2850-mapsturning.jpg

Maps

Turning the Mind

Rating: 2.0/5.0

Label: Mute Records

Judging by the opening gospel-themed synthesizers and main-man James Chapman’s wounded voice, you’d think that the latest album from his one-man project, the electronic-indie Maps, would be much more of a Spiritualized rip-off than it is. Such assumptions are not always warranted, but unfortunately, Chapman mostly goes in the opposite direction; Turning the Mind is a largely listless record, overlong at just over 59 minutes.

There’s elements of both Spiritualized’s electronic gospel and the kind of weary narcotics-fetishism that British house has always embraced, but it’s all far too washed out by mid-’90s club clichés and synthesizers so overblown they sometimes sound a parody of themselves. It’s even more of a pity considered that underneath the thick strata of production and sometimes ridiculous lyrics, most of the songs have strong skeletons- Chapman is at the very least, an interesting songwriter who just happens not to be using his skills to a strength.

Both the eponymous opening track and the following “I Dream of Crystal” utilize soaring synthesizers and complex, programmed basslines to dramatic heights, but the overall effect is to drown out Chapman’s whispery, sometimes hesitant voice. Of course, given that there’s a certain tendency to couplets like “It ain’t always fun/ But at least you’ll be living, son/ So get the fuck off my case.” Even more cringeworthy is “Let Go Of The Fear;” loaded with every questionable choice made by danceclubs of the last decade, the title is repeated ad nauseam and intercut by spoken-word lyrics best exemplified by “Your cosmitive thoughts can guide you/ To an abyss that brings you truth.”

There are highlights to Turning the Mind, like “Valium in the Sunshine,” with its joyous, trembling keyboards, and “Die Happy, Die Smiling,” which sounds so stripped-down in contrast that it resembles the Neptunes. “Without You,” the closing track, also ends things on an instrumental, uplifting note, but can’t quite redeem the rest of the record’s overbearing choices. It’s always a shame when a songwriter of talent becomes buried underneath studio work, even if it’s in the name of electronica everywhere.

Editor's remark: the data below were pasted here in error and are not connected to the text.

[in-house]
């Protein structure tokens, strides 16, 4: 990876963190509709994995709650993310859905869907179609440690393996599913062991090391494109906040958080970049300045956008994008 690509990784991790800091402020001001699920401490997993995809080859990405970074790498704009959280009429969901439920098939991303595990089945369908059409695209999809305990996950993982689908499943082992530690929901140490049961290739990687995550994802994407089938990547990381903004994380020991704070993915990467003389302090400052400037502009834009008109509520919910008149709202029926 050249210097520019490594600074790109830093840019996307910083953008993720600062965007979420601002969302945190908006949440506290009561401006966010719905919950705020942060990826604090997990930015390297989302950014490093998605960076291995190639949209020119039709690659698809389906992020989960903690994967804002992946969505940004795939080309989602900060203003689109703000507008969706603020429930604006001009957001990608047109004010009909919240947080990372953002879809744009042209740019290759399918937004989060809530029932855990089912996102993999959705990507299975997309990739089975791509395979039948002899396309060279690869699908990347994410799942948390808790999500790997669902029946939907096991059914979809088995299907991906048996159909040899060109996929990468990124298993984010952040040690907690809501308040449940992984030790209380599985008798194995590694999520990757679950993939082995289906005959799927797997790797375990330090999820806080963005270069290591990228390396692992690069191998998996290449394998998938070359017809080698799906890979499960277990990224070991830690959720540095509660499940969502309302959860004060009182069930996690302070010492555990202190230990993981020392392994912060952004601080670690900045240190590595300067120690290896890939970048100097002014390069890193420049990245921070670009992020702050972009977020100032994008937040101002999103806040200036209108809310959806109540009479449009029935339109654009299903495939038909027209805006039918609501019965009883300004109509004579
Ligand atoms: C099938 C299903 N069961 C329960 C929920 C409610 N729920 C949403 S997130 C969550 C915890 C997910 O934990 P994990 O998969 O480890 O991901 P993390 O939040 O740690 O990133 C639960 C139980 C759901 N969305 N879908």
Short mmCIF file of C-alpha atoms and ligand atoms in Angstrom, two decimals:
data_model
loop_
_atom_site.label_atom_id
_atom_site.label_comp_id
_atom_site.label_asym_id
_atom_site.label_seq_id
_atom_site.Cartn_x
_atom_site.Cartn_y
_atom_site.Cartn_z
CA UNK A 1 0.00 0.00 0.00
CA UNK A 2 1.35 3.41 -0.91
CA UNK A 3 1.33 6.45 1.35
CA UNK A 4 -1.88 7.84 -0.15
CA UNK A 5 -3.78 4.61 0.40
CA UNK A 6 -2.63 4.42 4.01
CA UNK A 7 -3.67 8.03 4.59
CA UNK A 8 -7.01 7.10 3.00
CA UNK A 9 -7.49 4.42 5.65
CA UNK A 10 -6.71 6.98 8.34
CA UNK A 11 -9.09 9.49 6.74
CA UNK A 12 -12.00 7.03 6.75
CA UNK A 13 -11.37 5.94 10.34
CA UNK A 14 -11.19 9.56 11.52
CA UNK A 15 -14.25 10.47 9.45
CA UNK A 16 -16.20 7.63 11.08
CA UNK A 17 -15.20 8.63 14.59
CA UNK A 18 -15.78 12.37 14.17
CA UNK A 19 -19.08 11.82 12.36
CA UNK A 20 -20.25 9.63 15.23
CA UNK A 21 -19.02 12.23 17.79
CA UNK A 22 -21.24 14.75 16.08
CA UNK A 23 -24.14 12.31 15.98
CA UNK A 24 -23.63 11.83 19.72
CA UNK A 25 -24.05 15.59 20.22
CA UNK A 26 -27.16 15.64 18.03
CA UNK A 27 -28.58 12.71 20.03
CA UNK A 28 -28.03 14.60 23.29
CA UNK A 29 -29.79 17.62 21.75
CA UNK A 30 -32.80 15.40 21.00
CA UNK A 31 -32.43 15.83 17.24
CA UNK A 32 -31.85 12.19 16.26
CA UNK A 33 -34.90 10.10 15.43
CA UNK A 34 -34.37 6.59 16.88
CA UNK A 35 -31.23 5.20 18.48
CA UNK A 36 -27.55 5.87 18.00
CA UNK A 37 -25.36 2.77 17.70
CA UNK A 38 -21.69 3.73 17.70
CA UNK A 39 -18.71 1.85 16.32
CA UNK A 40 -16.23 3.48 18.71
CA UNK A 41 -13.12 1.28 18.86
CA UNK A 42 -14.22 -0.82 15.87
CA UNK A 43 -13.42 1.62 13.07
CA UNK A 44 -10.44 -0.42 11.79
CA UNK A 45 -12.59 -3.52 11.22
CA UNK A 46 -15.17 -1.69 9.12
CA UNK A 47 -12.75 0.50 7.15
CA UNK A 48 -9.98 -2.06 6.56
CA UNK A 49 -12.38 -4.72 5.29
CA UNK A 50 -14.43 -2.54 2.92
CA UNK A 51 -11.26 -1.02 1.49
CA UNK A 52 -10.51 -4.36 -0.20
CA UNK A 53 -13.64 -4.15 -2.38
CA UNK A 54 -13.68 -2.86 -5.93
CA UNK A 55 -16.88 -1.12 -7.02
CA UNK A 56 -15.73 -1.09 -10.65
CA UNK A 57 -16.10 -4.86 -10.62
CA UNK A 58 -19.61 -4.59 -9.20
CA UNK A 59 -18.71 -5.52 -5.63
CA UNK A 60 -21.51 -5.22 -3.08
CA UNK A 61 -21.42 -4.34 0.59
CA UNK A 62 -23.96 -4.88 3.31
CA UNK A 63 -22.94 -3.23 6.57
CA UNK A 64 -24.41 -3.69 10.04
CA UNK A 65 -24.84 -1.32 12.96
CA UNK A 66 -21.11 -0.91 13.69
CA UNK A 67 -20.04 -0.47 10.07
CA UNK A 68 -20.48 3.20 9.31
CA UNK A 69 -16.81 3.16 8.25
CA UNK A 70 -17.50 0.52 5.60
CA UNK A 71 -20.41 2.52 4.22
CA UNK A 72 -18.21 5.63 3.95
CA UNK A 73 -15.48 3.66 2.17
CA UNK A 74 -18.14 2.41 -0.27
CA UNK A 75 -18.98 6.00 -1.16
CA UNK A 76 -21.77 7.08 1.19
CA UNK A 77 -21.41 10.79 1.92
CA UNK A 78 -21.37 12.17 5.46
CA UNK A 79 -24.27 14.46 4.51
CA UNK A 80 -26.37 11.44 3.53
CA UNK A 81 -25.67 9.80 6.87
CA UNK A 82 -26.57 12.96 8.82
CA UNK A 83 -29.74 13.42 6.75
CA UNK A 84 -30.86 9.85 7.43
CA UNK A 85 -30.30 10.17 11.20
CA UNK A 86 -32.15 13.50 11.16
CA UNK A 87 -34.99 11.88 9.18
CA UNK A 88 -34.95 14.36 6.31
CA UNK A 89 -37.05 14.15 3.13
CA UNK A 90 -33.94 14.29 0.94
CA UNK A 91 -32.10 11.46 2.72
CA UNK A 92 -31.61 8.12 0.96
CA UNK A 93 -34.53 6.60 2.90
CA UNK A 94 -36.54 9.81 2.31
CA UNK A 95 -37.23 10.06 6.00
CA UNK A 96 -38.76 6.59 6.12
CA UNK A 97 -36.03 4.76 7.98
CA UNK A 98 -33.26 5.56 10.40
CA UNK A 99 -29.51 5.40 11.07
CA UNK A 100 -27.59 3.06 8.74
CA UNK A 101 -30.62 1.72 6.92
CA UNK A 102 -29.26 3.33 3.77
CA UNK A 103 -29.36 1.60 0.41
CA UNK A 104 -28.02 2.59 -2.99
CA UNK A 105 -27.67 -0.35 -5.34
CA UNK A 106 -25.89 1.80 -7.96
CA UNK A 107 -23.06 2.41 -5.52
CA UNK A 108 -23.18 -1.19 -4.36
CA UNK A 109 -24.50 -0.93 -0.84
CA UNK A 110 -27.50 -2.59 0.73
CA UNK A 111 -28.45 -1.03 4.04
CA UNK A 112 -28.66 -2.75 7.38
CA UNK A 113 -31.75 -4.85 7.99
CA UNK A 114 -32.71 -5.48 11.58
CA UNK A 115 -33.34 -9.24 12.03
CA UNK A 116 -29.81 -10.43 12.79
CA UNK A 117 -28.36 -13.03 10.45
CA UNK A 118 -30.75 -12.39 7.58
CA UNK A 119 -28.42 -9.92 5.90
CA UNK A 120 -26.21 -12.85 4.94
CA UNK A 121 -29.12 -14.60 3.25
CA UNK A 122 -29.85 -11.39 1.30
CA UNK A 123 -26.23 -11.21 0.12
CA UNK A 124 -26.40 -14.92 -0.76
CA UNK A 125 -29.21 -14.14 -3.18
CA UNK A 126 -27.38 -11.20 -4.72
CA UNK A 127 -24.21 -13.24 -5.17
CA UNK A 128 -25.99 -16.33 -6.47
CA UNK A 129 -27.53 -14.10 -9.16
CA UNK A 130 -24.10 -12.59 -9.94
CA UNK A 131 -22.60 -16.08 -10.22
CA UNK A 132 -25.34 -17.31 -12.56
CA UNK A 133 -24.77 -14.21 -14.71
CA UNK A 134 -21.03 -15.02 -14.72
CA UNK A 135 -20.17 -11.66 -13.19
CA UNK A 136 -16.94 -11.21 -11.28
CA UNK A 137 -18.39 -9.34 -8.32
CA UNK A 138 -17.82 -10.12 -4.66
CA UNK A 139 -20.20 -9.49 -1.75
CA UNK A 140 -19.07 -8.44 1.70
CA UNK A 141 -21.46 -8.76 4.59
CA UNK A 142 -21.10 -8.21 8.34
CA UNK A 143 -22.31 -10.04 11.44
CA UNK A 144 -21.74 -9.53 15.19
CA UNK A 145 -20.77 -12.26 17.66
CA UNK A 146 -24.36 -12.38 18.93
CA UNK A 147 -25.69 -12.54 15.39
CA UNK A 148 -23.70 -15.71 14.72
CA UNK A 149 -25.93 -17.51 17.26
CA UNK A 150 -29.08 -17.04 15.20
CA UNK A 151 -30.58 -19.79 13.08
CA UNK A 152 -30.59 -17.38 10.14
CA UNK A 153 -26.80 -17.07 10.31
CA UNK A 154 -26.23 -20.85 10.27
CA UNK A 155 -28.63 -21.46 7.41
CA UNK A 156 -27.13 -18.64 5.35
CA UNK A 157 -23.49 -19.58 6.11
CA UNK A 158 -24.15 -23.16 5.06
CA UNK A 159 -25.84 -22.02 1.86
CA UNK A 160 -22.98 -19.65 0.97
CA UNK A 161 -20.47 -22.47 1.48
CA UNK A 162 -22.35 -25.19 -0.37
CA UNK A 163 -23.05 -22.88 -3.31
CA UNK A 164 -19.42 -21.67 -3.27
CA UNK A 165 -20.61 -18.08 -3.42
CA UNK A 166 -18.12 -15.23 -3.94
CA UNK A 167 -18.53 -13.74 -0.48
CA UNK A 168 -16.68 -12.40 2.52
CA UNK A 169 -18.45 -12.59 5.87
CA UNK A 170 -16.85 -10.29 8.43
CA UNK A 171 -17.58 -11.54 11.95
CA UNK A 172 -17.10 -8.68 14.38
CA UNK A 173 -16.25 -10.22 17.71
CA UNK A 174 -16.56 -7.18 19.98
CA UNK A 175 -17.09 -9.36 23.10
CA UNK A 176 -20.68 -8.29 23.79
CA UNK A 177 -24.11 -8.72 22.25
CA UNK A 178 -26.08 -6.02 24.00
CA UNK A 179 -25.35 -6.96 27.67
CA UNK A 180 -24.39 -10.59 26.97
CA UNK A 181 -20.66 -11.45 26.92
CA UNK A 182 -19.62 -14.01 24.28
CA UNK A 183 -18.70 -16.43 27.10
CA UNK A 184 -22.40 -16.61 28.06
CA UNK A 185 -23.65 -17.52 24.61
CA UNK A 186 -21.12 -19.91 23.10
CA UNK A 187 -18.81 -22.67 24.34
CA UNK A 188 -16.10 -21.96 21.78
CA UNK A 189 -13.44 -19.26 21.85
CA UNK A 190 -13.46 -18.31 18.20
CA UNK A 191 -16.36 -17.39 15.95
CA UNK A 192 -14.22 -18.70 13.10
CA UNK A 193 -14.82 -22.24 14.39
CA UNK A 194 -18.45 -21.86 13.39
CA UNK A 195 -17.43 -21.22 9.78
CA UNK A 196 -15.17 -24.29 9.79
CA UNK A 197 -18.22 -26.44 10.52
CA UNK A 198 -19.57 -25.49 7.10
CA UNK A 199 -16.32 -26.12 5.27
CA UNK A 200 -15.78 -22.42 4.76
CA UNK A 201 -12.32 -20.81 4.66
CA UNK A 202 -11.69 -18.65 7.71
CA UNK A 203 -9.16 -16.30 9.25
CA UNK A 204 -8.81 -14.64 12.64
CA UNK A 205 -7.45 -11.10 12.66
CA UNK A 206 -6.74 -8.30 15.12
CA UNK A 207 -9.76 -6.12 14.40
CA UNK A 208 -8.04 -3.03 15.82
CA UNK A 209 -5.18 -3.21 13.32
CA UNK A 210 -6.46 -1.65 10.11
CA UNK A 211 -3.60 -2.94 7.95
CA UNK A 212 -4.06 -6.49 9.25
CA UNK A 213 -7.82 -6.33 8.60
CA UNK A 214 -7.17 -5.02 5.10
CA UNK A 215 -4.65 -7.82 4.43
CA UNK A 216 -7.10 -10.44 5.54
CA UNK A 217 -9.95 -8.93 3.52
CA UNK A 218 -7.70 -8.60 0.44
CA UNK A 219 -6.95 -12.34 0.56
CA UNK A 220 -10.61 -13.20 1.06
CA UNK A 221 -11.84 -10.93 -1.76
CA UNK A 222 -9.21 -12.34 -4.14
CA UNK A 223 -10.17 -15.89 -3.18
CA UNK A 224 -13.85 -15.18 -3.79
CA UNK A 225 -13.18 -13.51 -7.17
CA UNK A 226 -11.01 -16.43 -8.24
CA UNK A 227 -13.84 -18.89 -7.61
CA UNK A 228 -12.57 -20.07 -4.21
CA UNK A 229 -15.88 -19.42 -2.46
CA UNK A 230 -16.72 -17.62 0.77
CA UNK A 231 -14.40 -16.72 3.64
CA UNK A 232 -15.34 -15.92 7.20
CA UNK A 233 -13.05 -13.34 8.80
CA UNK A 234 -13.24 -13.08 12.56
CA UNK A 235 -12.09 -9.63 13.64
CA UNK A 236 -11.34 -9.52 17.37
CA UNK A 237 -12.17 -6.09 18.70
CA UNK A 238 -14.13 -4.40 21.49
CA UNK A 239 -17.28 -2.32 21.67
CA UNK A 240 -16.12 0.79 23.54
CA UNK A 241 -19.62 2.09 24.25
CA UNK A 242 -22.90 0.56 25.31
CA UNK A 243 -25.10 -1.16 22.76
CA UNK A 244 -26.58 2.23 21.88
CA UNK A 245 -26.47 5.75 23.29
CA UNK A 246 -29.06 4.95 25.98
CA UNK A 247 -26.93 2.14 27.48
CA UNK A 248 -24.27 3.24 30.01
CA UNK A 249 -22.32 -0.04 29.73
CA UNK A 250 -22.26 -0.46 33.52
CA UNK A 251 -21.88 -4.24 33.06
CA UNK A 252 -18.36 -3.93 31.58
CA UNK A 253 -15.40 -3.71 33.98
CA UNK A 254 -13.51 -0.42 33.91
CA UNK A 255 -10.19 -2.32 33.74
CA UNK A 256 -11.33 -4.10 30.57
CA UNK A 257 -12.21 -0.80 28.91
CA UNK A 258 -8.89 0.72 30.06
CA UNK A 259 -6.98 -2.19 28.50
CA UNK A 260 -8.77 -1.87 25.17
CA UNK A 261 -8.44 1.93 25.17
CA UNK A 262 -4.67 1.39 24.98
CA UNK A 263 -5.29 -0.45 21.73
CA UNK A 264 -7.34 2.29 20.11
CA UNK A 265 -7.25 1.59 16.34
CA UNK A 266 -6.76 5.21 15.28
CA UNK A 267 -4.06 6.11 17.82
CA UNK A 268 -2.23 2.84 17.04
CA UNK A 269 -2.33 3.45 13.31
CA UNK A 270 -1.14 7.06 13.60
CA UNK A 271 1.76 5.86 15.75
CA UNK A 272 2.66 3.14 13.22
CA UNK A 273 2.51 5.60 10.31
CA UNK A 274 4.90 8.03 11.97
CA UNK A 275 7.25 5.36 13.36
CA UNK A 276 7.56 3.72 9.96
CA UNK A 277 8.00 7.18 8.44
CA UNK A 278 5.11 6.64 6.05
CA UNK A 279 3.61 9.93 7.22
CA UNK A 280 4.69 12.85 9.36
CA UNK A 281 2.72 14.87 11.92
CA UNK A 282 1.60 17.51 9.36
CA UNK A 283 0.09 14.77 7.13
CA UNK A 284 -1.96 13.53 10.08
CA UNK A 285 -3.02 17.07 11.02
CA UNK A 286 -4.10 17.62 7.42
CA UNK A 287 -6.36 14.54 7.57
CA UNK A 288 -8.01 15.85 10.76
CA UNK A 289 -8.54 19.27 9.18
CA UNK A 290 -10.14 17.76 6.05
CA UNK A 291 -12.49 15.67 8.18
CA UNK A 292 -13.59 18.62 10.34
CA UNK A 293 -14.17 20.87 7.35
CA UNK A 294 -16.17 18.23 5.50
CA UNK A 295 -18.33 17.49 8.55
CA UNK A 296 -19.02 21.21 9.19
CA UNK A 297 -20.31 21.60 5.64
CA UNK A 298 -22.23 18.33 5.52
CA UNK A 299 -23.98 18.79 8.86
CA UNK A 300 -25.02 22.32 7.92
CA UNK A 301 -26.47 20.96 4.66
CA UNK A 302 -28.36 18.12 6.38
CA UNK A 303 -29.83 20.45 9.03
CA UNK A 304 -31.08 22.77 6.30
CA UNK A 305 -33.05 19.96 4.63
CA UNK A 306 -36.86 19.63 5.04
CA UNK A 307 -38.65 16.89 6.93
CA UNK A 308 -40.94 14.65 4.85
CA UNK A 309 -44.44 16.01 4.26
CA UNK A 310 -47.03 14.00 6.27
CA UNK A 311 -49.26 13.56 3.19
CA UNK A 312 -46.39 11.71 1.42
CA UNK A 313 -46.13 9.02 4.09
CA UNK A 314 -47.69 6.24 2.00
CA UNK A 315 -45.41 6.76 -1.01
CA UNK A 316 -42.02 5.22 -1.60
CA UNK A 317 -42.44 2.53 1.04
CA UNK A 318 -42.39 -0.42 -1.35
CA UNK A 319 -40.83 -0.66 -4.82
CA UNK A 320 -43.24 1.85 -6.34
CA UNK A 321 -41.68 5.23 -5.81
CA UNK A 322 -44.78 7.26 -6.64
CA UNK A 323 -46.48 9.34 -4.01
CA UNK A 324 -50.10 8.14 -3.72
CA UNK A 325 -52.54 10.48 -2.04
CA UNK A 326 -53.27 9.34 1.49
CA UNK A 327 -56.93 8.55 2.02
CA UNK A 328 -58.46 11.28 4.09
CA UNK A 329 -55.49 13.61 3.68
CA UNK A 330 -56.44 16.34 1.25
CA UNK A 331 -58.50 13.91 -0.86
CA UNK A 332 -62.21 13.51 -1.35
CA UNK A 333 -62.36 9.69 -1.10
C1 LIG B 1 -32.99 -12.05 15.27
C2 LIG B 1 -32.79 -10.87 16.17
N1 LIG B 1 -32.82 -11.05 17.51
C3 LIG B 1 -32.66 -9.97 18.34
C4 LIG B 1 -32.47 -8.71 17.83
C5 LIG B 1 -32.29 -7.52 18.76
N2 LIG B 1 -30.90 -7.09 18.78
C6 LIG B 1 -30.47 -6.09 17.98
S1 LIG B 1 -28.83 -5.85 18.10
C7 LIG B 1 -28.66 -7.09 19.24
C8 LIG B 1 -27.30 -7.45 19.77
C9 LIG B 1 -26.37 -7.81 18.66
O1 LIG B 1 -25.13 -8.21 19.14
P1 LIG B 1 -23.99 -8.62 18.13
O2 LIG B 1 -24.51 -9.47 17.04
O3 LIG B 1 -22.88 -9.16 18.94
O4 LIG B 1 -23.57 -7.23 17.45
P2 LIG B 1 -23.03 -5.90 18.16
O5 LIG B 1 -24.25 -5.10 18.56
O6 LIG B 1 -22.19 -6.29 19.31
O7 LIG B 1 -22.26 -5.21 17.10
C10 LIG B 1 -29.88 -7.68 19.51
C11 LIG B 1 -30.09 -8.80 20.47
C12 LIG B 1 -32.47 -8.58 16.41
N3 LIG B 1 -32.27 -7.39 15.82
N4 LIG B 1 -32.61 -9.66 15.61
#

by Nathan Kamal
Bookmark and Share

  • Fleet Foxes: Shore

    After the dense and solemn Crack-Up, Robin Pecknold returns the Fleet Foxes to their roots…
  • Revisit: Idiocracy

    Just as Mike Judge’s lampooning of cubicle culture in Office Space feels like a relic fro…
  • Revisit: Donna Summer: The Wanderer

    A beginning, middle and end, this may not be Summer’s strongest album, but it contains all…
  • Revisit: Do the Right Thing

    Do the Right Thing saw a filmmaker at the extreme apex of his abilities, one who transform…
  • Oeuvre: Lynch: Inland Empire

    While it would not be fair to treat Inland Empire as a sort of culmination of Lynch’s care…
  • Owen: Other People’s Songs

    [xrr rating=2.25/5]For a guy who consistently sounds low-key, Mike Kinsella is quite busy.…
  • Fleet Foxes: Shore

    After the dense and solemn Crack-Up, Robin Pecknold returns the Fleet Foxes to their roots…
  • Revisit: Donna Summer: The Wanderer

    A beginning, middle and end, this may not be Summer’s strongest album, but it contains all…
  • Hen Ogledd: Free Humans

    This is a lot of trebly, upbeat music to stomach in one sitting, but Hen Ogledd has evolve…

Leave a Reply

Your email address will not be published.

Check Also

Revisit: Do the Right Thing

Do the Right Thing saw a filmmaker at the extreme apex of his abilities, one who transform…